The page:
For most of the nineteenth century, the Volozhin (Bel., Valozhyn) yeshiva was the most important institution of its type in Eastern Europe. It was founded around the year 1803 by Ḥayim ben Yitsḥak, the leading disciple of the Gaon of Vilna. Ḥayim ben Yitsḥak’s fame attracted many youths to Volozhin, and when the small town could no longer support so many students, he established a yeshiva that provided subsidies to students. His success at dispatching fund raisers enabled him to build a private study hall that allowed the yeshiva to be both financially independent and physically isolated.
Study, as in a bet midrash, was for the most part undertaken independently, and participation in Ḥayim’s lessons was voluntary. Ḥayim’s son Yitsḥak succeeded his father as rosh yeshivah, and a few years after Yitsḥak’s death, in 1849, the latter’s son-in-law, Naftali Tsevi Yehudah Berlin, became head of the yeshiva. His classes were characterized by a search for the peshat or plain meaning of the text.
Study in the Volozhin yeshiva took place 24 hours a day without vacations—a reflection of the view that the existence of the world depended on the study of Torah. Two heads of the yeshiva shared responsibilities, each lecturing three days a week. Ḥayim Soloveichik was the last and best known of these; he developed a very popular style of Talmud study characterized by deep analysis and a concern for basic principles.
With the decline in authority of the communal rabbinate in the course of the nineteenth century and the unwillingness of the authorities to allow free self-organization among Jews, the Volozhin yeshiva grew in prominence, and its heads became de facto spokesmen for the traditional community. Events at the yeshiva were followed with great interest by those outside it.
In the years after Naftali Tsevi Yehudah Berlin’s appointment as rosh yeshivah, there were a number of challenges to his position. It was not clear who actually had the right to appoint a rosh yeshivah, and an ad hoc delegation of Lithuanian rabbis ultimately made the decision. In the late nineteenth century, the tsarist government pressed the yeshiva to introduce secular studies, especially in the Russian language, into the curriculum. Berlin was opposed, but he grudgingly agreed to a minimum of Russian-language study.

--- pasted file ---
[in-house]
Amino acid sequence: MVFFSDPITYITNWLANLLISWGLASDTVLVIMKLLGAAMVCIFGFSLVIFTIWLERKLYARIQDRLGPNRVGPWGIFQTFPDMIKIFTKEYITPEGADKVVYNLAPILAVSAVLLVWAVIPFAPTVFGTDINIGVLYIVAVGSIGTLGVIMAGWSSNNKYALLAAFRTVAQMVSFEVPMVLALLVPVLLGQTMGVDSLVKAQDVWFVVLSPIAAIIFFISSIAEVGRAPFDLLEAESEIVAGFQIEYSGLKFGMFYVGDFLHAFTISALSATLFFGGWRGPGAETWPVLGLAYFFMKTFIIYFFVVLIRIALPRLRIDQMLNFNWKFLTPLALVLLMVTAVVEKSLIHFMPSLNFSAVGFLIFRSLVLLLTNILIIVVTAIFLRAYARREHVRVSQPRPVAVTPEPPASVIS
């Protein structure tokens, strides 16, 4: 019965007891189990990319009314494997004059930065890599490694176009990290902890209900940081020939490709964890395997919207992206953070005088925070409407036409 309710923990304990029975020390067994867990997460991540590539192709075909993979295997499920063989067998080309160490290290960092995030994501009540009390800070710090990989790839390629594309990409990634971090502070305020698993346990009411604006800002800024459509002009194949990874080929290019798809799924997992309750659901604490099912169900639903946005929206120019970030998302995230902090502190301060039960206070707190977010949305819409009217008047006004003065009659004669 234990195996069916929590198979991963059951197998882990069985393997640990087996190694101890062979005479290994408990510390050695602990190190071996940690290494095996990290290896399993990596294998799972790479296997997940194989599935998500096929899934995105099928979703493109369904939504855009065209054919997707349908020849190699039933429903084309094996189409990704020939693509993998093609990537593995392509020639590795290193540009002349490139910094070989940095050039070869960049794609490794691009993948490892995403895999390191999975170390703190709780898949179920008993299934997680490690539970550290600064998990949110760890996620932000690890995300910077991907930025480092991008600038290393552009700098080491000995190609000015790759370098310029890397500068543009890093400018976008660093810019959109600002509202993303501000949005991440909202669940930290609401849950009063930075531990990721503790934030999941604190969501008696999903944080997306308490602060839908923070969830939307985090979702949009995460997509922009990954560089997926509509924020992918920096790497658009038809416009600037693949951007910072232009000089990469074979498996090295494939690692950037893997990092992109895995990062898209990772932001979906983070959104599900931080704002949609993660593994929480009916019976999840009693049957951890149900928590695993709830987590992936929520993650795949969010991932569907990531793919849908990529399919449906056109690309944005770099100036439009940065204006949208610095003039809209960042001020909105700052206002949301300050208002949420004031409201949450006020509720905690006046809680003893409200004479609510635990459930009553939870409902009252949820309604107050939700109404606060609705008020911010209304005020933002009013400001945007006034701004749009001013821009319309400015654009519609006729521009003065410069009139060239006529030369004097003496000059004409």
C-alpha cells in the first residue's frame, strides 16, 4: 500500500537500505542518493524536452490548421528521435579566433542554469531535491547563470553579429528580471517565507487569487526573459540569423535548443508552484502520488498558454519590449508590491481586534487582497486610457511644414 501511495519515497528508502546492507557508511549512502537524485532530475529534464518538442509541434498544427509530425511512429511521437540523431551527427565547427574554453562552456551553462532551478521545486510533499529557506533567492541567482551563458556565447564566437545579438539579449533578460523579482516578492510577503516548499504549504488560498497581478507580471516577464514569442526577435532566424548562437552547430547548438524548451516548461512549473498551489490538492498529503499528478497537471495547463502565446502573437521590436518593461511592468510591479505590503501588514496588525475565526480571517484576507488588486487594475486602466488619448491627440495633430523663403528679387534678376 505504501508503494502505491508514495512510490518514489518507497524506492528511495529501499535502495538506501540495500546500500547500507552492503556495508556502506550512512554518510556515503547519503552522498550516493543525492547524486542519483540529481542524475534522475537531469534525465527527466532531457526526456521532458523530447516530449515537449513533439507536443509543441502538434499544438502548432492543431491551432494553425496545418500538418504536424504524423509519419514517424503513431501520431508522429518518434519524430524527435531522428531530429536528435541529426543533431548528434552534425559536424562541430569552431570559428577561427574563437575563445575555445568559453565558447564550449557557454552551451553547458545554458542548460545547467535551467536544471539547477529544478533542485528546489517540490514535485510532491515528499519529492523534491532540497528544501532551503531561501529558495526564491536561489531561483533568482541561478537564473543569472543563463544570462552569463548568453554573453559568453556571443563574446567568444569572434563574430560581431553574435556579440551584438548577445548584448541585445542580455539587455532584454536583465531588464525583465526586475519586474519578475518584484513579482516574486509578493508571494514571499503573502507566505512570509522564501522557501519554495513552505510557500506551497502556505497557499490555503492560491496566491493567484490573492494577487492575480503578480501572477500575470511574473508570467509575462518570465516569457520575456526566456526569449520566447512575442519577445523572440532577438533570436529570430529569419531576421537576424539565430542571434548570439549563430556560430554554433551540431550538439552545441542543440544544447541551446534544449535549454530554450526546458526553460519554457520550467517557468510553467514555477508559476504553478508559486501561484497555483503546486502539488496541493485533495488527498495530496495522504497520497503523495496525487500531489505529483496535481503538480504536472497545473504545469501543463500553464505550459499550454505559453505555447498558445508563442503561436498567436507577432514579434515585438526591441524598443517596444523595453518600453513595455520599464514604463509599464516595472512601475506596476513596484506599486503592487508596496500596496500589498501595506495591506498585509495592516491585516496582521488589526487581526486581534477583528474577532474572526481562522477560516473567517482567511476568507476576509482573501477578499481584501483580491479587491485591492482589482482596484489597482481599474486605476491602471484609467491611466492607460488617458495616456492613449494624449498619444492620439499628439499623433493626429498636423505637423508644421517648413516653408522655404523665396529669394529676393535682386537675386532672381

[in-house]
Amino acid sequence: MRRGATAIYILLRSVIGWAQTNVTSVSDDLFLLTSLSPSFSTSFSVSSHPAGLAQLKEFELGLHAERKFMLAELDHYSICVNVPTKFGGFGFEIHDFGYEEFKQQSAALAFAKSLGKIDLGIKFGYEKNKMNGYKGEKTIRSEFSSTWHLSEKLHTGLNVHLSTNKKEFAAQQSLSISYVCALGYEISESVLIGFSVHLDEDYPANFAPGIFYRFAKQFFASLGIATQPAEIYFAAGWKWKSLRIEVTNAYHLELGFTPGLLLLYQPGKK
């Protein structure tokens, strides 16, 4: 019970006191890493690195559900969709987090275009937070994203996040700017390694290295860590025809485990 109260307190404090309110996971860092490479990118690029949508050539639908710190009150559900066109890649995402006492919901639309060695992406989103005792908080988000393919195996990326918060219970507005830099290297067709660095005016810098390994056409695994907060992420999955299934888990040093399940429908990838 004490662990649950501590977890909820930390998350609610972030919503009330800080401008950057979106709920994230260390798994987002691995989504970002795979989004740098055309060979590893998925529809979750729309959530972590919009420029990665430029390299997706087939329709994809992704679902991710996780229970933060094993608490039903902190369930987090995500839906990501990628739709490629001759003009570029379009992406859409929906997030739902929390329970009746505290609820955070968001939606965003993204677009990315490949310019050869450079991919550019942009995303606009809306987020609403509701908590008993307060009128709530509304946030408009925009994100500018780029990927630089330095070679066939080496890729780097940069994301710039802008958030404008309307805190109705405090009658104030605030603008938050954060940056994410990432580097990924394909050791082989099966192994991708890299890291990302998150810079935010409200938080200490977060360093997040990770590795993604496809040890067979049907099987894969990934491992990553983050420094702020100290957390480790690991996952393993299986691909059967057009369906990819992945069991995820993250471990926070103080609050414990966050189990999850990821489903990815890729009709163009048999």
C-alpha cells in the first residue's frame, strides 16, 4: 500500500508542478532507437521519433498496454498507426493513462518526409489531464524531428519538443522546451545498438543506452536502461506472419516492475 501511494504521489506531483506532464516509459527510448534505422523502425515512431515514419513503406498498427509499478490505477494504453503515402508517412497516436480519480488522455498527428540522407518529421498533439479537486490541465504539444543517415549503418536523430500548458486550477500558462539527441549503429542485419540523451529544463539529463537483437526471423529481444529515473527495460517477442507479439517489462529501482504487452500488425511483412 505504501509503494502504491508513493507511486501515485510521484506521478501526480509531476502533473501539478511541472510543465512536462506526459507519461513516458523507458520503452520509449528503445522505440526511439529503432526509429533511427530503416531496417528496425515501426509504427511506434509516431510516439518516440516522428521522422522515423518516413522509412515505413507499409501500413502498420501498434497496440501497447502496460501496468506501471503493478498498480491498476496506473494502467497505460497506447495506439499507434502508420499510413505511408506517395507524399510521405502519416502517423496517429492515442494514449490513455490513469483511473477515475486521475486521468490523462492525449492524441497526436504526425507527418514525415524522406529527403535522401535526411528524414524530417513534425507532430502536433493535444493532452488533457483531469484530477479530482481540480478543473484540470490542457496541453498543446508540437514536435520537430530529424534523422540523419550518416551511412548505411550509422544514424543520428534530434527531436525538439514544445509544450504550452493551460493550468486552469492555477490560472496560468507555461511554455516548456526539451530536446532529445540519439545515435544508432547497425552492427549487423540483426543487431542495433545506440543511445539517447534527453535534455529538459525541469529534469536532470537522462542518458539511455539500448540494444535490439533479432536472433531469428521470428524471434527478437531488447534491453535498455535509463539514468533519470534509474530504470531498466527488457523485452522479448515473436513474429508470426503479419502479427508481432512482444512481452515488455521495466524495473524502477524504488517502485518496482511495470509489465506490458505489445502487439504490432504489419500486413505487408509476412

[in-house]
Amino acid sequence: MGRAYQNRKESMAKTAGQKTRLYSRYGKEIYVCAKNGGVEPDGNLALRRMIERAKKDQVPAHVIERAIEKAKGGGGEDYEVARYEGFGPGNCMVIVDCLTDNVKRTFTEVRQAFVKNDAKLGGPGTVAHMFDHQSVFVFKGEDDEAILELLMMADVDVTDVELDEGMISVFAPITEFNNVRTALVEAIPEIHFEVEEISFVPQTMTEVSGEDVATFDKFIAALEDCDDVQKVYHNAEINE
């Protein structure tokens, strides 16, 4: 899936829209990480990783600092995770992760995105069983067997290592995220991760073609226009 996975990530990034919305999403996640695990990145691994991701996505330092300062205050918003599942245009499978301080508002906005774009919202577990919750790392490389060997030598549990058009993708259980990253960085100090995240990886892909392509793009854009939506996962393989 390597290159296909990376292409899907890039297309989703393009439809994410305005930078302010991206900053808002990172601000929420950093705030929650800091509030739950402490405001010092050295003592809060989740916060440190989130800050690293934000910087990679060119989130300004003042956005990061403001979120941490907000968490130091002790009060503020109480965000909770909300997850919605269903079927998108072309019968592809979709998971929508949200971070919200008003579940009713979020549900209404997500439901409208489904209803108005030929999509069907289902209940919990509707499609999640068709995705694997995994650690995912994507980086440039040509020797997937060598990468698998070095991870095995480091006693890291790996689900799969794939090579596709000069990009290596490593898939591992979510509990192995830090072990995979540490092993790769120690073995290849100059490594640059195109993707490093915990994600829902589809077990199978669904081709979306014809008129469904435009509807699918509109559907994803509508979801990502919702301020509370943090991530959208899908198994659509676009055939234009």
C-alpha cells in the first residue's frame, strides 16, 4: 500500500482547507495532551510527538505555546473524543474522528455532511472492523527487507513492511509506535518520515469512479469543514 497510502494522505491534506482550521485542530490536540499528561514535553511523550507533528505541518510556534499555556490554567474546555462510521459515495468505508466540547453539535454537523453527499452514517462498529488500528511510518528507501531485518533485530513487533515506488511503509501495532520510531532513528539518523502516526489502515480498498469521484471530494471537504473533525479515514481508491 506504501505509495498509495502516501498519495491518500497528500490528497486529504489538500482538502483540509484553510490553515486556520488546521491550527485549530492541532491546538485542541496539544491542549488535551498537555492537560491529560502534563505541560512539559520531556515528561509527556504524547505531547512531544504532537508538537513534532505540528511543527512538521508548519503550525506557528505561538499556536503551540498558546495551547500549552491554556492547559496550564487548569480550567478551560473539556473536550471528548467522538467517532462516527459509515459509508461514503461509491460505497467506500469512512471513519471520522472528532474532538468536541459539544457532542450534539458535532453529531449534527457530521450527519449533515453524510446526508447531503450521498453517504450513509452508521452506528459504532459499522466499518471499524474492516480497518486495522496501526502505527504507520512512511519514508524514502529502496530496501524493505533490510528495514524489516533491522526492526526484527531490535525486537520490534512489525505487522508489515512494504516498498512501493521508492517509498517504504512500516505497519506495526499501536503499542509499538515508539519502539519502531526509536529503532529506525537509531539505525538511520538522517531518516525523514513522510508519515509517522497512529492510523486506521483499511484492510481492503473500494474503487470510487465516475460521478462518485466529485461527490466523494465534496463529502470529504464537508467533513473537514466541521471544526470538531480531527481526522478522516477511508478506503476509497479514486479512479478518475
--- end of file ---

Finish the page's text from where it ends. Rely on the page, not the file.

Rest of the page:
In the 1890s, Berlin tried to arrange for his son, a good administrator, to succeed him as rosh yeshivah. The students, however, for the most part supported Soloveichik for the post, and the yeshiva was thrust into disorder. This aroused concern among Russian authorities that the yeshiva could turn into a hotbed of revolutionary activity, and they ordered the closing of the institution in 1892, citing noncompliance with demands for secular studies as an excuse. The Volozhin yeshiva reopened a few years later but never recovered its preeminence.
Among the many well-known individuals who studied in the yeshiva were the rabbis Avraham Kook, Eliyahu Meisel, Shelomoh Polieshuk, and Barukh Leibowitz, and the writers Ḥayim Naḥman Bialik and Mikhah Yosef Berdyczewski.
Samuel K. Mirsky, ed., Mosdot Torah be-Europah ve-vinyanam uve-ḥurbanam (New York, 1956); Shaul Stampfer, Lithuanian Yeshivas of the Nineteenth Century (Oxford, forthcoming).